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  1. #11
    jmooney's Avatar
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    Quote Originally Posted by bdial View Post
    Here you go, a 4x5 speed and a 2x3 speed
    Wow...that's a pretty significant difference IMHO. Thanks for taking the time to post them.

    Jim

  2. #12
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    Quote Originally Posted by jmooney View Post
    Wow...that's a pretty significant difference IMHO. Thanks for taking the time to post them.

    Jim
    I also have a 2x3 and a 4x5, and the 2x3 really is a much more intimate camera.

    One thing I've toyed with, but never done, is put a couple of other lenses is boards, then make scales for them. I could read the factory scale for the rangefinder, then adjust to the appropriate scale for the installed lens.

    But, as pointed out, 4x5 offers a lot more possibilities.
    Michael Batchelor
    Industrial Informatics, Inc.
    www.industrialinformatics.com

    The camera catches light. The photographer catches life.

  3. #13
    jmooney's Avatar
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    Quote Originally Posted by michaelbsc View Post
    I also have a 2x3 and a 4x5, and the 2x3 really is a much more intimate camera.

    One thing I've toyed with, but never done, is put a couple of other lenses is boards, then make scales for them. I could read the factory scale for the rangefinder, then adjust to the appropriate scale for the installed lens.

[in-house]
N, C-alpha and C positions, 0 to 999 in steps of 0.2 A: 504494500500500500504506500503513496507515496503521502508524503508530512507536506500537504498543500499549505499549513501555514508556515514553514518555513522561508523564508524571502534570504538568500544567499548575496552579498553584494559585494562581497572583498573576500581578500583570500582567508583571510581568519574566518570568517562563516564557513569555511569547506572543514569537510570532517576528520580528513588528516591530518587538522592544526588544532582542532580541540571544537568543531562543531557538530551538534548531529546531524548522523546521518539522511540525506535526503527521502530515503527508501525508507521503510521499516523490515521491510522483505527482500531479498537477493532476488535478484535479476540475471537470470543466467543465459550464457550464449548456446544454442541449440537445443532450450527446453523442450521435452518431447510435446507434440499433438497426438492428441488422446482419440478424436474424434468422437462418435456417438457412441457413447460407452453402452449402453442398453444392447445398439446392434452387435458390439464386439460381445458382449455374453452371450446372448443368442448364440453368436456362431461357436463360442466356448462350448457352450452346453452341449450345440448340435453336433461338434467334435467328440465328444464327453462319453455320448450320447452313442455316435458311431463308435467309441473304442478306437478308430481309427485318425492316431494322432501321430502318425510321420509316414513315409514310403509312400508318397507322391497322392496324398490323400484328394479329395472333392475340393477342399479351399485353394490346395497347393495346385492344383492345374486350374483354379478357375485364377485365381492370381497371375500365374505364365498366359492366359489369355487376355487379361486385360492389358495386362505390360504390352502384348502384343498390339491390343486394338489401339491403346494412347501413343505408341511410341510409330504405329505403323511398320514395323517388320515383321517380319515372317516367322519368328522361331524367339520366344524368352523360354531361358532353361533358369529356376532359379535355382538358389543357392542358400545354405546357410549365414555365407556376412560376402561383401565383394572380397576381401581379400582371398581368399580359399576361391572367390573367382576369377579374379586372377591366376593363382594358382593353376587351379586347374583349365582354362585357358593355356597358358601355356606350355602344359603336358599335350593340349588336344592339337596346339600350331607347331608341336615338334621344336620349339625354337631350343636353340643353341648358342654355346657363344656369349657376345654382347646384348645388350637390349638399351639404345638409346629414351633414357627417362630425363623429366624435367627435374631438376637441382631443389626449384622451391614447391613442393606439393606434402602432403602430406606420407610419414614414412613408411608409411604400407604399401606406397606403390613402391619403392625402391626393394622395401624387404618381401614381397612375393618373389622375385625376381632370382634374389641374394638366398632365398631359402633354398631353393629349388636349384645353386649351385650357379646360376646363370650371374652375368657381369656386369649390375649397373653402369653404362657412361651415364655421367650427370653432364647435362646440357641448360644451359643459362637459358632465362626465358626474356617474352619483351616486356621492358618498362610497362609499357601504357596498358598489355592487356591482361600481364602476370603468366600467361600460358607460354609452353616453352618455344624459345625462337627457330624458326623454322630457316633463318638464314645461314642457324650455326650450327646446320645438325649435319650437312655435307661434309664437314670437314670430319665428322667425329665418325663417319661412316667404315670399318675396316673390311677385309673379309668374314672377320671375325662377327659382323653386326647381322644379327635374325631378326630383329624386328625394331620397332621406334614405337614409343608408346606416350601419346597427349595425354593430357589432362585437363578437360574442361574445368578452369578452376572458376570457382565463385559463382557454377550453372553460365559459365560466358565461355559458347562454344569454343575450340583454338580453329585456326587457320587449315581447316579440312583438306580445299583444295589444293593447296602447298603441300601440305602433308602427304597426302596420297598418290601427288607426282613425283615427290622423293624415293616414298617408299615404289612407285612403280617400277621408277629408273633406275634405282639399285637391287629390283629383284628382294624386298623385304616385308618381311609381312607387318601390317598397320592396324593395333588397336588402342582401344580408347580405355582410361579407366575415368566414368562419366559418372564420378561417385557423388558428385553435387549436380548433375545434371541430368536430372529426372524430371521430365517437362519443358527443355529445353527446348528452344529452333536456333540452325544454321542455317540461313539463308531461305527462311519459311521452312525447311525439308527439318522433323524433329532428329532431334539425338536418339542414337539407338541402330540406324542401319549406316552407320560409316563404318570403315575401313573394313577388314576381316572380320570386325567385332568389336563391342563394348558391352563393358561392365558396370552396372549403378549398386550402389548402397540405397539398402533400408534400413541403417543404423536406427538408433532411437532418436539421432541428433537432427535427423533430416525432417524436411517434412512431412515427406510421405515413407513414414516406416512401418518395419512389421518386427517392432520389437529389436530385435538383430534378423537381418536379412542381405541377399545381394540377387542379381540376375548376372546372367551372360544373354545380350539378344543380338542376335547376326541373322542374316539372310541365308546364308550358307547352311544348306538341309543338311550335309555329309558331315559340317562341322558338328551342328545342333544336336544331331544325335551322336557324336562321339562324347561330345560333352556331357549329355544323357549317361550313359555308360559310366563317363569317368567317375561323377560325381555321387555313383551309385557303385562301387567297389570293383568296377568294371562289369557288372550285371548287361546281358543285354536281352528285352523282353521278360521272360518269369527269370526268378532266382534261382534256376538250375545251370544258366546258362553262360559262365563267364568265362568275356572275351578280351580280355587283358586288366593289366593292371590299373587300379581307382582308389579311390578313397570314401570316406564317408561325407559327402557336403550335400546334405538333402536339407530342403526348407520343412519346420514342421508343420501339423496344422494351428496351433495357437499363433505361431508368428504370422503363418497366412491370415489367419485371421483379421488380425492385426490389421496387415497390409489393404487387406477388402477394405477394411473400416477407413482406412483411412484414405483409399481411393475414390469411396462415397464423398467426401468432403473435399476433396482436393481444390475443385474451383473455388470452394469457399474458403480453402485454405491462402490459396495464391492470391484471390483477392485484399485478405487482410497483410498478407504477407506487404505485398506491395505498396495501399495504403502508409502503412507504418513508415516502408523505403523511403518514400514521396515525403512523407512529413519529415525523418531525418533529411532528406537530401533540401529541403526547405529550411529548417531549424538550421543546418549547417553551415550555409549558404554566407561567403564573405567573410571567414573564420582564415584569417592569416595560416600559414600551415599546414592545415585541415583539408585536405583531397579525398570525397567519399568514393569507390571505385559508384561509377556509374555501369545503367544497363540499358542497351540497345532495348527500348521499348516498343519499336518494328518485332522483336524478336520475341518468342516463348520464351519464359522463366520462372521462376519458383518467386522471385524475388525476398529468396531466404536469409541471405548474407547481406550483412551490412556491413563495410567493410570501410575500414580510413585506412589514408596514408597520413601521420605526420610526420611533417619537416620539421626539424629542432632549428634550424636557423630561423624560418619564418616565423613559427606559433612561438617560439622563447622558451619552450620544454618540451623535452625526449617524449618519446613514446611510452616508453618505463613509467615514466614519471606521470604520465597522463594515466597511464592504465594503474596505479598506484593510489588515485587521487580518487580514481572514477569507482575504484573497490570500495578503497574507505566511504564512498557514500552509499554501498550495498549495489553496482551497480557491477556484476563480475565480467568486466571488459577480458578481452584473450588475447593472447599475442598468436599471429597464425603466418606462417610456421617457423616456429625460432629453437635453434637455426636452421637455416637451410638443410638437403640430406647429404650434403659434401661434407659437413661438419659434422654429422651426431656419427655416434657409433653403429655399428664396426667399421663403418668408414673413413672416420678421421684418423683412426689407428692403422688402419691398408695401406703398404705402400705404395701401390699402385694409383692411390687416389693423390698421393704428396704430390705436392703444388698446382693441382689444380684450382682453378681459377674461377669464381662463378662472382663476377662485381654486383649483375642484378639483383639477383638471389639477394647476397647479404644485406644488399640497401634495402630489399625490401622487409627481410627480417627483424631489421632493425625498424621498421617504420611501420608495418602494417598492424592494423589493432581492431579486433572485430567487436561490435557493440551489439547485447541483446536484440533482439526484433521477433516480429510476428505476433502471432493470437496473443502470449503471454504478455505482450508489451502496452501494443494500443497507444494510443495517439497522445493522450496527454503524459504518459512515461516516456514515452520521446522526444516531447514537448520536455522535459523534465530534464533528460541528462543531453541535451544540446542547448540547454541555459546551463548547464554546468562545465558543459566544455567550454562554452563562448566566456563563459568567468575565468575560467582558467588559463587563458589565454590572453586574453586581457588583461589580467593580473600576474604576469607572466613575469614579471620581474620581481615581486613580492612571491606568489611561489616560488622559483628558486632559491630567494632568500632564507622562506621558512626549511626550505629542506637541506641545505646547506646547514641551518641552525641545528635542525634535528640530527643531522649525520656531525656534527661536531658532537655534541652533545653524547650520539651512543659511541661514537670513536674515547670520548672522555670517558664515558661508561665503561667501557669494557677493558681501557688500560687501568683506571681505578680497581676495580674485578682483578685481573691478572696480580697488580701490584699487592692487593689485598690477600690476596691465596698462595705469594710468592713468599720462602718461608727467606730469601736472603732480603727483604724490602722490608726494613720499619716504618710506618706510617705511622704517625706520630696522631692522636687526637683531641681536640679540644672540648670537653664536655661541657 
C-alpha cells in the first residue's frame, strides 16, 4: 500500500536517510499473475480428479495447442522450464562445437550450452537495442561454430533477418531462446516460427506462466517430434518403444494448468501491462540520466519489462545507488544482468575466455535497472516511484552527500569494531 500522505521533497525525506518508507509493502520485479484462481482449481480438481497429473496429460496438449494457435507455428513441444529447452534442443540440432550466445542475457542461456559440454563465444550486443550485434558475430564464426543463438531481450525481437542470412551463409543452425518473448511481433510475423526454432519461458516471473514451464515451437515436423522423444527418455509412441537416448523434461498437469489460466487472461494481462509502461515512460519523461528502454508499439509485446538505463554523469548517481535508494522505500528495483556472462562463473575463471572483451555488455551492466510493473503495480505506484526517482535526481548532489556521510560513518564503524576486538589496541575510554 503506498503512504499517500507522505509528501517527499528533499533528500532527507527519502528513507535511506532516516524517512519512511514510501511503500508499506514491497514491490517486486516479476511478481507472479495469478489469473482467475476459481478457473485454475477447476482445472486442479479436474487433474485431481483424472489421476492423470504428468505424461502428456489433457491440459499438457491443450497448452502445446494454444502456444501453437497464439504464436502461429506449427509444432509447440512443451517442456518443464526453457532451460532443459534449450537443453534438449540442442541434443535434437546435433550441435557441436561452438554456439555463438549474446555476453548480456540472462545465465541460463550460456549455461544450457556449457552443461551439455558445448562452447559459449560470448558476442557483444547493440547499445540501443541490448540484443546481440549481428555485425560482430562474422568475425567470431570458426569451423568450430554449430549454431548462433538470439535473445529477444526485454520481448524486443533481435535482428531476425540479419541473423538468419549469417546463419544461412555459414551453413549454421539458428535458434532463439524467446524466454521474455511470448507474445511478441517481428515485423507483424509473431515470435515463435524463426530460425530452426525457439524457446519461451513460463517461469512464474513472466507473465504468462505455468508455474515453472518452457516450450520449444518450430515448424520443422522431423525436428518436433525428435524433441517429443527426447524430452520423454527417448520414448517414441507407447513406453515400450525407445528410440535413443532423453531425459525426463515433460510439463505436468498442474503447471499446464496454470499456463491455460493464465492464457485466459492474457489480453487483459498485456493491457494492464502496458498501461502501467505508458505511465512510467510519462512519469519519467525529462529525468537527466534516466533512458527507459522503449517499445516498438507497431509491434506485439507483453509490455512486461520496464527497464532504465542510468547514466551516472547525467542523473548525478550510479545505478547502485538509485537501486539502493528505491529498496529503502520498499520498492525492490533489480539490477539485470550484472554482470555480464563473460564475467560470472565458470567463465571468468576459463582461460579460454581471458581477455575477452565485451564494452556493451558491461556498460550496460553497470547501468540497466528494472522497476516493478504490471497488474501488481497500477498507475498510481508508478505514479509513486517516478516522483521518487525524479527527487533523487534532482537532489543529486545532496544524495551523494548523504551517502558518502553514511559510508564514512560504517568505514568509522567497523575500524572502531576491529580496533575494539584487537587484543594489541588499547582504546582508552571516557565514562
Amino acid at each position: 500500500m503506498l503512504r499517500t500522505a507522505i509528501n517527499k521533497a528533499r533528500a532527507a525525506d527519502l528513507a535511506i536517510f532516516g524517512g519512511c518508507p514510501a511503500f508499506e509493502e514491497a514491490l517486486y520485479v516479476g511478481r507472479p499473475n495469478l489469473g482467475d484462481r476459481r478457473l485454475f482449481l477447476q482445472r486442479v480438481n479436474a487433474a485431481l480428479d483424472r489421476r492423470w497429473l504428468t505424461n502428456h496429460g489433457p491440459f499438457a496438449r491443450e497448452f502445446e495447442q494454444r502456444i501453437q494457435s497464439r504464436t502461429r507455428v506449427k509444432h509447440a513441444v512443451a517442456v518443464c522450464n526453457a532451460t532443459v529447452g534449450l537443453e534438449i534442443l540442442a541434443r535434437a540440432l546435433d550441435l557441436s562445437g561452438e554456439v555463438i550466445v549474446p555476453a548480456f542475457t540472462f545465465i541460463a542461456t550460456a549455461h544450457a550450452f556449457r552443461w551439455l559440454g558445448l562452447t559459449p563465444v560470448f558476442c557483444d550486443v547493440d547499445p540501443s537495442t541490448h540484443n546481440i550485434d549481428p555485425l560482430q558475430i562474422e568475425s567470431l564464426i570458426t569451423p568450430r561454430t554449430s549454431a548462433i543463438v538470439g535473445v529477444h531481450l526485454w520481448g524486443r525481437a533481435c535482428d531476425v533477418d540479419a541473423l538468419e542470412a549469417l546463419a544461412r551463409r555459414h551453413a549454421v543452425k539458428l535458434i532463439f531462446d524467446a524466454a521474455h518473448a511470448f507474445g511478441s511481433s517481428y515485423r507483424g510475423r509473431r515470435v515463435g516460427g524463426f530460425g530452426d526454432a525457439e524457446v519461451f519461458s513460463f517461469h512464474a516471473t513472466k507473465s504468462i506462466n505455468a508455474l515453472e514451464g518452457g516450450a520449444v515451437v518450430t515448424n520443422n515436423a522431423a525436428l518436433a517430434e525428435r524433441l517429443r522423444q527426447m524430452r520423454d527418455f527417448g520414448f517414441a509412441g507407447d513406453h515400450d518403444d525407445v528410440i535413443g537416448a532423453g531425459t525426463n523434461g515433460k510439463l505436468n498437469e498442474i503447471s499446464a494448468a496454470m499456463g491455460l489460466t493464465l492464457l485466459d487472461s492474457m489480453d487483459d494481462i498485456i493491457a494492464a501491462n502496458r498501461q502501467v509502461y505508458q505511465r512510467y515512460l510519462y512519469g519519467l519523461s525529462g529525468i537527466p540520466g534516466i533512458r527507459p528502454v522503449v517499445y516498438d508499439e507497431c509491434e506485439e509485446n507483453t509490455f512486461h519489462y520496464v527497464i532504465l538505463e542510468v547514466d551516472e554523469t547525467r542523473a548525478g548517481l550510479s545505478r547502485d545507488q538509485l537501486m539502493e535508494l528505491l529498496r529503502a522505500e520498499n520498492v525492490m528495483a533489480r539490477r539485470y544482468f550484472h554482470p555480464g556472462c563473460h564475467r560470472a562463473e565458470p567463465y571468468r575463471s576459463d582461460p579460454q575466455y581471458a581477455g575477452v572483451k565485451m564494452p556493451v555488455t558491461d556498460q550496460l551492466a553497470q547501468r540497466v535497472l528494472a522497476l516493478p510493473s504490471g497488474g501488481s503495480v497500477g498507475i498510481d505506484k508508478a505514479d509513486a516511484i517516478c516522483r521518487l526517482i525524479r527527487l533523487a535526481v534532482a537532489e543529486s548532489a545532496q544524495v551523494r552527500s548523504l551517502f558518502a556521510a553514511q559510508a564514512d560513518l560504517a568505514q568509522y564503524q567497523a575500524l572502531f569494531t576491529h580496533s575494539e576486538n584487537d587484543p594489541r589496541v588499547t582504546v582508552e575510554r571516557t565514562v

But, as pointed out, 4x5 offers a lot more possibilities.

    That's the fight I'm having with myself is that 4x5 is more versatile but the advantages of the smaller camera and lenses are what's calling me, especially since I'd likely strip all the finders, handles, etc off the body to make it a mini-field camera. I also have zero desire to work with sheet film at this point for various reasons, namely cost and practicality so I envision using roll film regardless of what camera I get.

    I know it sounds like I'd be better off with an MF setup but I want the movements for landscape and architecture work.

  4. #14
    David A. Goldfarb's Avatar
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    I\'d say my 23 Linhof kit is half the size of my 45 Linhof kit, figuring 5-6 lenses. Everything scales down, like lensboards and filmholders, and rollfilm even more. Three 45 filmholders take as much space as around 15 rolls of 120. That\'s 6 sheets of 4x5 vs 150 shots on 6x7.
    Last edited by David A. Goldfarb; 03-03-2011 at 01:09 PM. Click to view previous post history.
    flickr--http://www.flickr.com/photos/davidagoldfarb/
    Photography (not as up to date as the flickr site)--http://www.davidagoldfarb.com/photo
    Academic (Slavic and Comparative Literature)--http://www.davidagoldfarb.com

  5. #15
    michaelbsc's Avatar
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    Quote Originally Posted by jmooney View Post